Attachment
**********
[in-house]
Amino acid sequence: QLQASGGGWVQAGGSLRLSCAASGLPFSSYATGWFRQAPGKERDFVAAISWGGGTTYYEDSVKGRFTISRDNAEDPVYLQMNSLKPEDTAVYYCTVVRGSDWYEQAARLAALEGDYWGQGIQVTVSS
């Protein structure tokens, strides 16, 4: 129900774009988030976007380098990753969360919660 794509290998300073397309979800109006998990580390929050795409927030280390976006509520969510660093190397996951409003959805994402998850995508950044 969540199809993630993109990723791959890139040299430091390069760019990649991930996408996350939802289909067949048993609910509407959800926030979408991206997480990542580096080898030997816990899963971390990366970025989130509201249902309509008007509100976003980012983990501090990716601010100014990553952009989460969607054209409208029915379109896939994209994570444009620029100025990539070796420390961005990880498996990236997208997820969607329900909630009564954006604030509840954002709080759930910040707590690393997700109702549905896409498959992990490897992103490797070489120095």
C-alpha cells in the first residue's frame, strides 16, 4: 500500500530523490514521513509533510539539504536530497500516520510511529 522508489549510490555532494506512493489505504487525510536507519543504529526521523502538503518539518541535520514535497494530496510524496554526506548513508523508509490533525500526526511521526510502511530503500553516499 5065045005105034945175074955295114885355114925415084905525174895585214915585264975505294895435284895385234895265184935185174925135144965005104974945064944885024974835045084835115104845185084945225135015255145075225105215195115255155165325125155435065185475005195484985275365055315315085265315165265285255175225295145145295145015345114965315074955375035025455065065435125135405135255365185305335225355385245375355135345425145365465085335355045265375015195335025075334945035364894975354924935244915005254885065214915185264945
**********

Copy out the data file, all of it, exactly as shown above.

[in-house]
Amino acid sequence: QLQASGGGWVQAGGSLRLSCAASGLPFSSYATGWFRQAPGKERDFVAAISWGGGTTYYEDSVKGRFTISRDNAEDPVYLQMNSLKPEDTAVYYCTVVRGSDWYEQAARLAALEGDYWGQGIQVTVSS
């Protein structure tokens, strides 16, 4: 129900774009988030976007380098990753969360919660 794509290998300073397309979800109006998990580390929050795409927030280390976006509520969510660093190397996951409003959805994402998850995508950044 969540199809993630993109990723791959890139040299430091390069760019990649991930996408996350939802289909067949048993609910509407959800926030979408991206997480990542580096080898030997816990899963971390990366970025989130509201249902309509008007509100976003980012983990501090990716601010100014990553952009989460969607054209409208029915379109896939994209994570444009620029100025990539070796420390961005990880498996990236997208997820969607329900909630009564954006604030509840954002709080759930910040707590690393997700109702549905896409498959992990490897992103490797070489120095």
C-alpha cells in the first residue's frame, strides 16, 4: 500500500530523490514521513509533510539539504536530497500516520510511529 522508489549510490555532494506512493489505504487525510536507519543504529526521523502538503518539518541535520514535497494530496510524496554526506548513508523508509490533525500526526511521526510502511530503500553516499 5065045005105034945175074955295114885355114925415084905525174895585214915585264975505294895435284895385234895265184935185174925135144965005104974945064944885024974835045084835115104845185084945225135015255145075225105215195115255155165325125155435065185475005195484985275365055315315085265315165265285255175225295145145295145015345114965315074955375035025455065065435125135405135255365185305335225355385245375355135345425145365465085335355045265375015195335025075334945035364894975354924935244915005254885065214915185264945